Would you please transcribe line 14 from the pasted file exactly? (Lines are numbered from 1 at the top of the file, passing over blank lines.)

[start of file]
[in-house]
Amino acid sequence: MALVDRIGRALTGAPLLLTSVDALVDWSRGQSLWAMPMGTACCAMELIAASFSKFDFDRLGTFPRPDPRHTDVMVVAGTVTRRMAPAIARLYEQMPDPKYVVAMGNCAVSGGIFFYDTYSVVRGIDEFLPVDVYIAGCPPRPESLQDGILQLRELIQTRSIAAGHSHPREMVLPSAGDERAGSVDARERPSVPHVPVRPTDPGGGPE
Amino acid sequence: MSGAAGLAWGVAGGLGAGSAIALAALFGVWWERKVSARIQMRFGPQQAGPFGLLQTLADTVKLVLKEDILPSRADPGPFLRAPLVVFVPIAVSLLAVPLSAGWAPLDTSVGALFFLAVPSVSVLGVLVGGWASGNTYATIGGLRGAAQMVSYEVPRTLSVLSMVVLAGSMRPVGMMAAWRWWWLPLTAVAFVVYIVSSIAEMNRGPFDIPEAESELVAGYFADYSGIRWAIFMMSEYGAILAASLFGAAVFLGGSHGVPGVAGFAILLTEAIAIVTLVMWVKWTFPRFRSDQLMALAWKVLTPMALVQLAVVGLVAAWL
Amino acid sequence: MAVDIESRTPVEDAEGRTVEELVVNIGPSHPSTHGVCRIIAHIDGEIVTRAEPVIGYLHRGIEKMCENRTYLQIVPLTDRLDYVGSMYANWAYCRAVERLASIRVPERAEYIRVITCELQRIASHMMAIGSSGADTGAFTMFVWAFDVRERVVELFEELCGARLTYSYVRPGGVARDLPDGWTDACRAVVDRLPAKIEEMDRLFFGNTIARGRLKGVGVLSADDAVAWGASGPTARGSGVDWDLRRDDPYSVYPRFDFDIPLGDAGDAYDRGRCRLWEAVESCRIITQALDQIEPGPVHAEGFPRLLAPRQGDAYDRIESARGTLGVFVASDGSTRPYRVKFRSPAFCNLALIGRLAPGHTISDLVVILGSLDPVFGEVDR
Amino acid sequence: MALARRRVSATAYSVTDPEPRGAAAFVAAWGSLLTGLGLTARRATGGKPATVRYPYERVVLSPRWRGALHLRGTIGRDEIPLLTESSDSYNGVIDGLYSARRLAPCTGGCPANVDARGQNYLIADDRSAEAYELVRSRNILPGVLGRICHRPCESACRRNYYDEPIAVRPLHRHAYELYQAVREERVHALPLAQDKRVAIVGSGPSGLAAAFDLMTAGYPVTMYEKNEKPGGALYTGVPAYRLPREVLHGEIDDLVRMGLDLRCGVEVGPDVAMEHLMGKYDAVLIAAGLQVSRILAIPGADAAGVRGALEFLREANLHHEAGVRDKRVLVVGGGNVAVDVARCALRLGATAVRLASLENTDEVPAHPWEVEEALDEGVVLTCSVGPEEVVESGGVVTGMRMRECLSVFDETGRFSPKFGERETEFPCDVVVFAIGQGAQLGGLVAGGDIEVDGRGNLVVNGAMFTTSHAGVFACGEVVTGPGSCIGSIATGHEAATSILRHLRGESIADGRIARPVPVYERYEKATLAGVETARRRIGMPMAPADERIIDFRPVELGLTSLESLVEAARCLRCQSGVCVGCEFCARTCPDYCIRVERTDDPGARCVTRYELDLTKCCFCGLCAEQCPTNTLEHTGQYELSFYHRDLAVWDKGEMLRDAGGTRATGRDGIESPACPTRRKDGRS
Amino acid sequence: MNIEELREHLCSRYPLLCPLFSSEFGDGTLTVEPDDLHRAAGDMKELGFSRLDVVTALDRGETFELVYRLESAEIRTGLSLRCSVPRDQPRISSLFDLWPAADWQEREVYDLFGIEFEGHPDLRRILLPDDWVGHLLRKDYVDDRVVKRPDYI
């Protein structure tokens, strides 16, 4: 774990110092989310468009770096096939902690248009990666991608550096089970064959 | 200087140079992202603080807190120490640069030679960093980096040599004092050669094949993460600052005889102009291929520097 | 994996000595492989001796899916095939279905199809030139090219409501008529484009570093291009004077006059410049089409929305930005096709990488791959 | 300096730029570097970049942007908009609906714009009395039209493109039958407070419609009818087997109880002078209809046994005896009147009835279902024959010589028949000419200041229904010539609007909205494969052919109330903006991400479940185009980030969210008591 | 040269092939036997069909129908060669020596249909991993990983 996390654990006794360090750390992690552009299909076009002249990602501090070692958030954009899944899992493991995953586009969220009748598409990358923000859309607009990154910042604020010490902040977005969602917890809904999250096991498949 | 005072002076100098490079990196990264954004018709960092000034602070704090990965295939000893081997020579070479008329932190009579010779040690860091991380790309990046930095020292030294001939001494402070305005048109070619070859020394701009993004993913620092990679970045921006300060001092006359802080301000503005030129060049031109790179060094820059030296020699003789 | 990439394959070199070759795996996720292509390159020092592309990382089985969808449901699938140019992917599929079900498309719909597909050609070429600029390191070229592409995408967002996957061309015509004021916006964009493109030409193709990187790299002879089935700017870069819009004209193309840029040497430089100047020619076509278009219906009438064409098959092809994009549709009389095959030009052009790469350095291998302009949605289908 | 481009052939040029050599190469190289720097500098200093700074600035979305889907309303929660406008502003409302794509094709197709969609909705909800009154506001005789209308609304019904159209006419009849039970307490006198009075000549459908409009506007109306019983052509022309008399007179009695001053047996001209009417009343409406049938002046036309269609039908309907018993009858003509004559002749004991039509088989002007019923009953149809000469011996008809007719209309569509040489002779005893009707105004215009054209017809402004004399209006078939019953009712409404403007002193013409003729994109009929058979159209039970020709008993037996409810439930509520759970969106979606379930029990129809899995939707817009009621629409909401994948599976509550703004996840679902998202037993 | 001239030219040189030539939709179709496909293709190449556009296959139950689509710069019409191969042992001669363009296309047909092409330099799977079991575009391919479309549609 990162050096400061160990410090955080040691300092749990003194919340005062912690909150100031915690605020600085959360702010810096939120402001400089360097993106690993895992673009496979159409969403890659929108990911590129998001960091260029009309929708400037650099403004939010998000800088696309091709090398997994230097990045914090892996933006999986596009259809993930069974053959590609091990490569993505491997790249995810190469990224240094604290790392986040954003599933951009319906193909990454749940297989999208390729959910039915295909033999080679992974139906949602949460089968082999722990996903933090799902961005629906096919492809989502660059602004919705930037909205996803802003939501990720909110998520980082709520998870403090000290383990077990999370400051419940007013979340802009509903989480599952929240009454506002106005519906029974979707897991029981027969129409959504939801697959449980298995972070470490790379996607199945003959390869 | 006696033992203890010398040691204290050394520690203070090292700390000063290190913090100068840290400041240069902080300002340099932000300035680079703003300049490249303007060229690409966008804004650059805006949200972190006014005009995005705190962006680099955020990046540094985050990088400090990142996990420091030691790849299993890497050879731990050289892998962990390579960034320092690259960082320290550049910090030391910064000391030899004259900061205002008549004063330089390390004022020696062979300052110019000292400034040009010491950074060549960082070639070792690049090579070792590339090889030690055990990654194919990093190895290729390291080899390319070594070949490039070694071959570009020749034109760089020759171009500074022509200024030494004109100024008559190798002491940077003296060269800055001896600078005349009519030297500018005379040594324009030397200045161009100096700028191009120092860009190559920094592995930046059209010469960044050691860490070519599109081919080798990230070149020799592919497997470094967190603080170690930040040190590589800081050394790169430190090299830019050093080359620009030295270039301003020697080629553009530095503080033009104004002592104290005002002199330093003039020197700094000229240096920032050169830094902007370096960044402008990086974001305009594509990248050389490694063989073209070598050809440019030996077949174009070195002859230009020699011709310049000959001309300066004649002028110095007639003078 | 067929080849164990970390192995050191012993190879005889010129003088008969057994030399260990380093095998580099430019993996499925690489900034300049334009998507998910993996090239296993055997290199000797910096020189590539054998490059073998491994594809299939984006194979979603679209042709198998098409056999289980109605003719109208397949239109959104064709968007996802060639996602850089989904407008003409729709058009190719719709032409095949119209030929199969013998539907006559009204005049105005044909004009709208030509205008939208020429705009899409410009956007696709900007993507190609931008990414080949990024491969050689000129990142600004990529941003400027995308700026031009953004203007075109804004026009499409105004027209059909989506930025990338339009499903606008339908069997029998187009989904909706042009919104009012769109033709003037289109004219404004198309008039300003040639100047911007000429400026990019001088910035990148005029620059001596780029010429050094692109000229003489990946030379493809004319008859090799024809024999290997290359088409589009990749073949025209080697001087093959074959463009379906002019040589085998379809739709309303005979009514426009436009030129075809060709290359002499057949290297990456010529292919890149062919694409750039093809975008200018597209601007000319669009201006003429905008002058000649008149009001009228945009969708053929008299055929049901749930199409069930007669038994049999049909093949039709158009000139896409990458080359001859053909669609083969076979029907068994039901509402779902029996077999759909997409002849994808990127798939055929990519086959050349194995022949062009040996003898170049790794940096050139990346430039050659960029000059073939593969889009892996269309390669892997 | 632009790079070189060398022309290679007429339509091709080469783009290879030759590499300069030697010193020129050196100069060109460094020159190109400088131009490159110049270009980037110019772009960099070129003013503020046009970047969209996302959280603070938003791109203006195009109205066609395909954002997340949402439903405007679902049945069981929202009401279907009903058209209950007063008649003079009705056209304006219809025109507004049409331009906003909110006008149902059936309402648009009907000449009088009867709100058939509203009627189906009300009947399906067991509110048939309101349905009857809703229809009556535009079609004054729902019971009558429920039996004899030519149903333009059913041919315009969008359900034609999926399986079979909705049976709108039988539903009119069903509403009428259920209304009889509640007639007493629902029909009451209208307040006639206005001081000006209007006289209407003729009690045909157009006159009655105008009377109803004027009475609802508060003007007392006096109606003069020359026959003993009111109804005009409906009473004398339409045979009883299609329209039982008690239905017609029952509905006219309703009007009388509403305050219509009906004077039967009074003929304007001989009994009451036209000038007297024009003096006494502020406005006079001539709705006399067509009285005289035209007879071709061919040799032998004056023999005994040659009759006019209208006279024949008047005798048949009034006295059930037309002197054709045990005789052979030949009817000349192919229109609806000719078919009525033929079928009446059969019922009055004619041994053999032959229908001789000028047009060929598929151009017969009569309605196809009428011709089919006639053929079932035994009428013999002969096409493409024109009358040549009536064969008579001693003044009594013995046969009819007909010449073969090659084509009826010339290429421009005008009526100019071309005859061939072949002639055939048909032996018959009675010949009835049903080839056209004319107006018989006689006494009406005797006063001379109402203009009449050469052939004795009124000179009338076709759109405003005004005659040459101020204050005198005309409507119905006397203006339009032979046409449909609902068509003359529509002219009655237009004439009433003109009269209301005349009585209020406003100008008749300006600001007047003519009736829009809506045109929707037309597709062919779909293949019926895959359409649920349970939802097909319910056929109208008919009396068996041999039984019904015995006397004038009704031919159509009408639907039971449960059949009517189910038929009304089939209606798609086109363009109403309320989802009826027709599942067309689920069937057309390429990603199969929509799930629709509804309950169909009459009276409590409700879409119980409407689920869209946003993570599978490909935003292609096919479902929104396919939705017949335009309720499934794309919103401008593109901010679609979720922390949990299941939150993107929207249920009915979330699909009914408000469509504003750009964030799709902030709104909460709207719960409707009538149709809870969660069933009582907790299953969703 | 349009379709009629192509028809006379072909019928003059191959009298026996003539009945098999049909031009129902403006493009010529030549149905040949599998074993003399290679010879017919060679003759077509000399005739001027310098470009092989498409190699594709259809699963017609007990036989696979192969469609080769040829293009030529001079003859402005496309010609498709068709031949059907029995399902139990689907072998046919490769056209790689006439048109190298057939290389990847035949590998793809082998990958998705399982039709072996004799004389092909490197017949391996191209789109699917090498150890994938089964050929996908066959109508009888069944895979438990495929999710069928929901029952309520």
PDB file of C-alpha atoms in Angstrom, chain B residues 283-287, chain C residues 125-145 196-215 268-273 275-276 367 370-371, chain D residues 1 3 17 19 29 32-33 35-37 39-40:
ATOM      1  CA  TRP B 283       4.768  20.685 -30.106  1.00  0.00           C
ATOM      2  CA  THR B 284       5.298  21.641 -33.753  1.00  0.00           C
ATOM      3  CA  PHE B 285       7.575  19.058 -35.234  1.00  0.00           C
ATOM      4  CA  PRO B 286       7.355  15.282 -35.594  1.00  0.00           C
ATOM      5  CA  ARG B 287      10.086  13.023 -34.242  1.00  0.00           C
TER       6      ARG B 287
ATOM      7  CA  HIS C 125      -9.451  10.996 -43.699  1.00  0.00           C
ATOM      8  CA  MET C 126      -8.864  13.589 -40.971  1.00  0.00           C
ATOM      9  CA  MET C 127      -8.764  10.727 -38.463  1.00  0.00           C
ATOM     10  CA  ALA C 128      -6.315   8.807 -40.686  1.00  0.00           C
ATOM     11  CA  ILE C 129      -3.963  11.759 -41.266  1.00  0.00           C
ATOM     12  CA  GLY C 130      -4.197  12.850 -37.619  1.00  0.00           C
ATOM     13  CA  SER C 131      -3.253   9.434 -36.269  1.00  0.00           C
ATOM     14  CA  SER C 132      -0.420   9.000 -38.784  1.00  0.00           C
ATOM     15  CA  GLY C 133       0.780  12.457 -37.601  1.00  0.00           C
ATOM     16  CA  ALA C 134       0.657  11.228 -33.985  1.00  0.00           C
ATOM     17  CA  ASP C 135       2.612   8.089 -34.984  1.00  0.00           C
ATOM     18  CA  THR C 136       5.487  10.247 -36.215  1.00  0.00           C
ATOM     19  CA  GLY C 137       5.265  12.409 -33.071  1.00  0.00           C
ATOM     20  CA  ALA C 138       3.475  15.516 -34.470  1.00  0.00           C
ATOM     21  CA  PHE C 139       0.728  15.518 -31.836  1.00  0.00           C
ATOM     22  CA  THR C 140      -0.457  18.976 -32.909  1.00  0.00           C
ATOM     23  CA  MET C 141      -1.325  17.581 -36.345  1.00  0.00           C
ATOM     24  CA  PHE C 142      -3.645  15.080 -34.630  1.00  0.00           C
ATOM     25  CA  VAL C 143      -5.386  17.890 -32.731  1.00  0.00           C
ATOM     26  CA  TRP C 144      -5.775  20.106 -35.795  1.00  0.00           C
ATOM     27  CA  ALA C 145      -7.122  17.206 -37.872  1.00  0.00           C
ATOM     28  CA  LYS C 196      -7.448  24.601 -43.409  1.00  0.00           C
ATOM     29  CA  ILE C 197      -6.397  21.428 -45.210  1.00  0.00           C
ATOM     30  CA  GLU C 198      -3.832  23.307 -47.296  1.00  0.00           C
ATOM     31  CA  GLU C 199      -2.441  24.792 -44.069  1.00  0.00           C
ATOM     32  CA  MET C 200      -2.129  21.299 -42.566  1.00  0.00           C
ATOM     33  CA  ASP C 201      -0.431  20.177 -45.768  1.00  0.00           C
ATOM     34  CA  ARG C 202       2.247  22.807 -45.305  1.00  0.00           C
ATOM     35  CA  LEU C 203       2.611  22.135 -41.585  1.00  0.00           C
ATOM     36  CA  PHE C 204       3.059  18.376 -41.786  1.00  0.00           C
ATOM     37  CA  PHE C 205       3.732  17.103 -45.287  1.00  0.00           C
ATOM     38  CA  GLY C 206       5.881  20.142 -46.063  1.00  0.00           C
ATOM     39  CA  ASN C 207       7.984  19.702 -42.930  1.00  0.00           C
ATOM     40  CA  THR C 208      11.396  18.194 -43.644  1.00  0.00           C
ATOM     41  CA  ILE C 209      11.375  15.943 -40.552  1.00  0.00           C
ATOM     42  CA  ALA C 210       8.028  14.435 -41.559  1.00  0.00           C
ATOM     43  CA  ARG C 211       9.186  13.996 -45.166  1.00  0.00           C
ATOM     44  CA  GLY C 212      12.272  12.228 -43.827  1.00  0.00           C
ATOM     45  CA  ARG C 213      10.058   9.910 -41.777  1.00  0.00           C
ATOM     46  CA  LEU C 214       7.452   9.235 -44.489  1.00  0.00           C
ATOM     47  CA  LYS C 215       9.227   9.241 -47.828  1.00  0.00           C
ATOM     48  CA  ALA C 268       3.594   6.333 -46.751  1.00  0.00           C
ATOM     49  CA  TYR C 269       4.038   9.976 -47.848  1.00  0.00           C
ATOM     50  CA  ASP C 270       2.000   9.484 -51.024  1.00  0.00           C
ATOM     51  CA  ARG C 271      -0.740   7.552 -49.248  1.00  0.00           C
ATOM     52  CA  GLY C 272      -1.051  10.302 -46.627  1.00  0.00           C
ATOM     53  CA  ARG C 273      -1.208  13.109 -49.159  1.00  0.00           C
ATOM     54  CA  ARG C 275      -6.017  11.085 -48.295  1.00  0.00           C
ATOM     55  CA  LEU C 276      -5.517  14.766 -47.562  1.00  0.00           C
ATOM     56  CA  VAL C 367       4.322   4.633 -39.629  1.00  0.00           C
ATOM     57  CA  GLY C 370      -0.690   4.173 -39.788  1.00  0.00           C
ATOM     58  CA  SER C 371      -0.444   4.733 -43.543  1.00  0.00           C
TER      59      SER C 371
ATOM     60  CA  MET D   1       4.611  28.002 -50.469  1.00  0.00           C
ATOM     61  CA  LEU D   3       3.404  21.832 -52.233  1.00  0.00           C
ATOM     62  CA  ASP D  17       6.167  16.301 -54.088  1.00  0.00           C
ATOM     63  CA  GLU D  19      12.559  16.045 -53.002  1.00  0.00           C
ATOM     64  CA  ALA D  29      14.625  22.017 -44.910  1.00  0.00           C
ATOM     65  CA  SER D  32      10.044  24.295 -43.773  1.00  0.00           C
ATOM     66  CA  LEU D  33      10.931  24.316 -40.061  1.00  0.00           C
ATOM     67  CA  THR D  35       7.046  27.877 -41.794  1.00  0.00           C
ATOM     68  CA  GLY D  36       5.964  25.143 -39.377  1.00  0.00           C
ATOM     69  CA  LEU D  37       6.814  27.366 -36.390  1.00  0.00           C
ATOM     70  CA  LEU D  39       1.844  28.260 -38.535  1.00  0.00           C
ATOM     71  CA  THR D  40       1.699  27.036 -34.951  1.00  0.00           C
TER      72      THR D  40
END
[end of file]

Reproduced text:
TER       6      ARG B 287